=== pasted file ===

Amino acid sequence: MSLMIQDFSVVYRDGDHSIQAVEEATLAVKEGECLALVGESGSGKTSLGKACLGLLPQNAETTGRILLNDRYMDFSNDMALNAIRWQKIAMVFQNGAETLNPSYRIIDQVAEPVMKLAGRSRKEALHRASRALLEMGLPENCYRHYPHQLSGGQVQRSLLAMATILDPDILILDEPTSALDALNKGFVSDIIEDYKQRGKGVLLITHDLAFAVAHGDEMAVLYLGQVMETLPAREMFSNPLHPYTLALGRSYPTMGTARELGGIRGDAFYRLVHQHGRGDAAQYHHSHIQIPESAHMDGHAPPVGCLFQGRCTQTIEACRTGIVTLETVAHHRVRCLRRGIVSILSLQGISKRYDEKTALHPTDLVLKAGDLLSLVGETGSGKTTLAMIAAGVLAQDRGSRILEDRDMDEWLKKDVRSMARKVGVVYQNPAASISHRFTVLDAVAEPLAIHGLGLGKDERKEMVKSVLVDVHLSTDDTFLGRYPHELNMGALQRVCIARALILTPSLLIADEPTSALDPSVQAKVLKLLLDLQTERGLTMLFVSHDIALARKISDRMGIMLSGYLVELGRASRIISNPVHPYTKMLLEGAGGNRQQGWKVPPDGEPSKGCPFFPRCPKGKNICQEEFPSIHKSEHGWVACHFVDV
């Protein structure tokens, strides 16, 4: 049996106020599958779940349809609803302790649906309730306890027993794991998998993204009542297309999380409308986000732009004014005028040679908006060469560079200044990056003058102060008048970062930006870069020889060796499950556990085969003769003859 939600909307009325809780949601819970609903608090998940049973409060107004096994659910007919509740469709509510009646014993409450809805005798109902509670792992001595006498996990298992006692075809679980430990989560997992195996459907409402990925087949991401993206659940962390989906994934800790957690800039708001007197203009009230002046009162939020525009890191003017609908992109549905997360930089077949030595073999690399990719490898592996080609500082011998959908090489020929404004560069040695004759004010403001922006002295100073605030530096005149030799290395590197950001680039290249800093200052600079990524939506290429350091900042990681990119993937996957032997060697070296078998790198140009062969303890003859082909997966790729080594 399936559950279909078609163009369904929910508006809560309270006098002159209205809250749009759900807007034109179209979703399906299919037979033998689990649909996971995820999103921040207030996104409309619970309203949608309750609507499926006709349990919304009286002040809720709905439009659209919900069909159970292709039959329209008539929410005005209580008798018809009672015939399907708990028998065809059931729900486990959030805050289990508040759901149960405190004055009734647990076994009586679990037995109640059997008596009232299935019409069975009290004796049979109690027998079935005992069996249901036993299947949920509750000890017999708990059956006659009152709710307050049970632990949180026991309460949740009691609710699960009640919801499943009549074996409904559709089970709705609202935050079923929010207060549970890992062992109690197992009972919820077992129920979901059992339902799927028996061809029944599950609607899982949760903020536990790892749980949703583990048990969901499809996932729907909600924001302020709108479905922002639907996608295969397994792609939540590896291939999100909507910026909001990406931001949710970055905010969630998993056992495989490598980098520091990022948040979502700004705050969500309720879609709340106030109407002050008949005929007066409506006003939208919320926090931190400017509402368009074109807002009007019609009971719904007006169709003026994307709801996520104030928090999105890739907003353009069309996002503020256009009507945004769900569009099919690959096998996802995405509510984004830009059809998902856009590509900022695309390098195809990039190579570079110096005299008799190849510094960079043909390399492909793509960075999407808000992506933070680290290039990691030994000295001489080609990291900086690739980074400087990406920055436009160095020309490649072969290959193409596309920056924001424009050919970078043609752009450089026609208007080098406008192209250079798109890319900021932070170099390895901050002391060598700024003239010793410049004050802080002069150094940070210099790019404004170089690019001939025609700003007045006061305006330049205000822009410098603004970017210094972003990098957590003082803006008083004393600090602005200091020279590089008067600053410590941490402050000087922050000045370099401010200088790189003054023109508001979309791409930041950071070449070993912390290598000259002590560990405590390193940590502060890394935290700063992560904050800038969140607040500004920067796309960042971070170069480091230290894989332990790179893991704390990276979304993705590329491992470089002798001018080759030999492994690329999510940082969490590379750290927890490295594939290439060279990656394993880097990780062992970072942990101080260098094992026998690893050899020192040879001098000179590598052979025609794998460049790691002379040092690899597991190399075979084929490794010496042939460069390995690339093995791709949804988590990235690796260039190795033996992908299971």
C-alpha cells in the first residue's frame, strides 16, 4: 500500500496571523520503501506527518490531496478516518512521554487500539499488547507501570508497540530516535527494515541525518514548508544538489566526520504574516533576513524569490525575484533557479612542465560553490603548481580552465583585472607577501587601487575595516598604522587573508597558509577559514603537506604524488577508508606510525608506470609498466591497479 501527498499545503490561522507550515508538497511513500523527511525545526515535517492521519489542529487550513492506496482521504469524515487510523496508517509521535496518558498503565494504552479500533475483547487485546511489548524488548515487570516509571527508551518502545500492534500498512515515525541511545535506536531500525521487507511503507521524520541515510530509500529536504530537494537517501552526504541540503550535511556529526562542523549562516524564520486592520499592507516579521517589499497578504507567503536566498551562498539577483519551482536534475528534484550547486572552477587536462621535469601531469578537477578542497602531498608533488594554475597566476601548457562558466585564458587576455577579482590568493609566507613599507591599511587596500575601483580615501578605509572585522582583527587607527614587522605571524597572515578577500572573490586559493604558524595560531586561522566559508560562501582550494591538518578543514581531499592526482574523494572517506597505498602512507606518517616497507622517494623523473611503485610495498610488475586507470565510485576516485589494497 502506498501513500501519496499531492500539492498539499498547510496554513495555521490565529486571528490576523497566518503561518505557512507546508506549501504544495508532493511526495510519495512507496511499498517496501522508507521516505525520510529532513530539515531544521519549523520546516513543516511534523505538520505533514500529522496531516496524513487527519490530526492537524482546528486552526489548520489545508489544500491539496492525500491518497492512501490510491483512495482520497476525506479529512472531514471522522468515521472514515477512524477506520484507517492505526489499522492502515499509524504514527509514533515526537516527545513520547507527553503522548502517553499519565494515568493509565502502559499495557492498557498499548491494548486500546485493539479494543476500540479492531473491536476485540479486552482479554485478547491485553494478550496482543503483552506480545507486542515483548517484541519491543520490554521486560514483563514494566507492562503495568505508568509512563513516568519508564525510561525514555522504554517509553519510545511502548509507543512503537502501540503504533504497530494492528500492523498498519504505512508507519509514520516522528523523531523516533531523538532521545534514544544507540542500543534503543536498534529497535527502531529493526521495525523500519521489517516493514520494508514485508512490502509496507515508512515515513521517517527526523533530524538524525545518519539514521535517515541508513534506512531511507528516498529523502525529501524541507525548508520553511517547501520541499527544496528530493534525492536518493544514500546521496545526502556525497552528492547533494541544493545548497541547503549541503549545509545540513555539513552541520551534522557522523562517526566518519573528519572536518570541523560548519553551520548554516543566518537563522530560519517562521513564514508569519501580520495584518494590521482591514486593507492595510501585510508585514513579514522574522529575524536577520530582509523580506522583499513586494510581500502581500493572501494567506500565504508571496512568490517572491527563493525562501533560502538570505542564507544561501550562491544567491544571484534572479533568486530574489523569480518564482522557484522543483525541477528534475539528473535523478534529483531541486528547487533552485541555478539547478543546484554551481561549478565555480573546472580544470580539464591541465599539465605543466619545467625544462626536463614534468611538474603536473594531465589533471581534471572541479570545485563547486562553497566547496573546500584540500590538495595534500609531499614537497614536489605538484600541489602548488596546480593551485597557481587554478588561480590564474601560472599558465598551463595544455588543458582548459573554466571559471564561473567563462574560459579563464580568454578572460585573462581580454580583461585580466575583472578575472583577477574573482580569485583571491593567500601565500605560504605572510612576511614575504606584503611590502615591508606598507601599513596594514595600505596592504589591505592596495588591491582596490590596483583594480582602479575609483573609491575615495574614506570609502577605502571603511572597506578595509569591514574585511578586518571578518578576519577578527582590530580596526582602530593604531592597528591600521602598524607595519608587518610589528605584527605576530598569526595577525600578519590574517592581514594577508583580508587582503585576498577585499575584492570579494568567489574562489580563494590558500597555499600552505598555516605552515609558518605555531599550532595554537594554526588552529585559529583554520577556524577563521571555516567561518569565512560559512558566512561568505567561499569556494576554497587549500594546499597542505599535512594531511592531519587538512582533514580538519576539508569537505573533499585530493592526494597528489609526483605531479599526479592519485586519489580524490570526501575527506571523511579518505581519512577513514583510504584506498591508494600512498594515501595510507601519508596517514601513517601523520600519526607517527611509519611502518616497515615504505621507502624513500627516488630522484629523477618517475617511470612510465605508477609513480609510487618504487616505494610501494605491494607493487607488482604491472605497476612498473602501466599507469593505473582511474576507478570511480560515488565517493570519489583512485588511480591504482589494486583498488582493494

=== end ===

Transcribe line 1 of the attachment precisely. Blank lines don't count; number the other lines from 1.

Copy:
Amino acid sequence: MSLMIQDFSVVYRDGDHSIQAVEEATLAVKEGECLALVGESGSGKTSLGKACLGLLPQNAETTGRILLNDRYMDFSNDMALNAIRWQKIAMVFQNGAETLNPSYRIIDQVAEPVMKLAGRSRKEALHRASRALLEMGLPENCYRHYPHQLSGGQVQRSLLAMATILDPDILILDEPTSALDALNKGFVSDIIEDYKQRGKGVLLITHDLAFAVAHGDEMAVLYLGQVMETLPAREMFSNPLHPYTLALGRSYPTMGTARELGGIRGDAFYRLVHQHGRGDAAQYHHSHIQIPESAHMDGHAPPVGCLFQGRCTQTIEACRTGIVTLETVAHHRVRCLRRGIVSILSLQGISKRYDEKTALHPTDLVLKAGDLLSLVGETGSGKTTLAMIAAGVLAQDRGSRILEDRDMDEWLKKDVRSMARKVGVVYQNPAASISHRFTVLDAVAEPLAIHGLGLGKDERKEMVKSVLVDVHLSTDDTFLGRYPHELNMGALQRVCIARALILTPSLLIADEPTSALDPSVQAKVLKLLLDLQTERGLTMLFVSHDIALARKISDRMGIMLSGYLVELGRASRIISNPVHPYTKMLLEGAGGNRQQGWKVPPDGEPSKGCPFFPRCPKGKNICQEEFPSIHKSEHGWVACHFVDV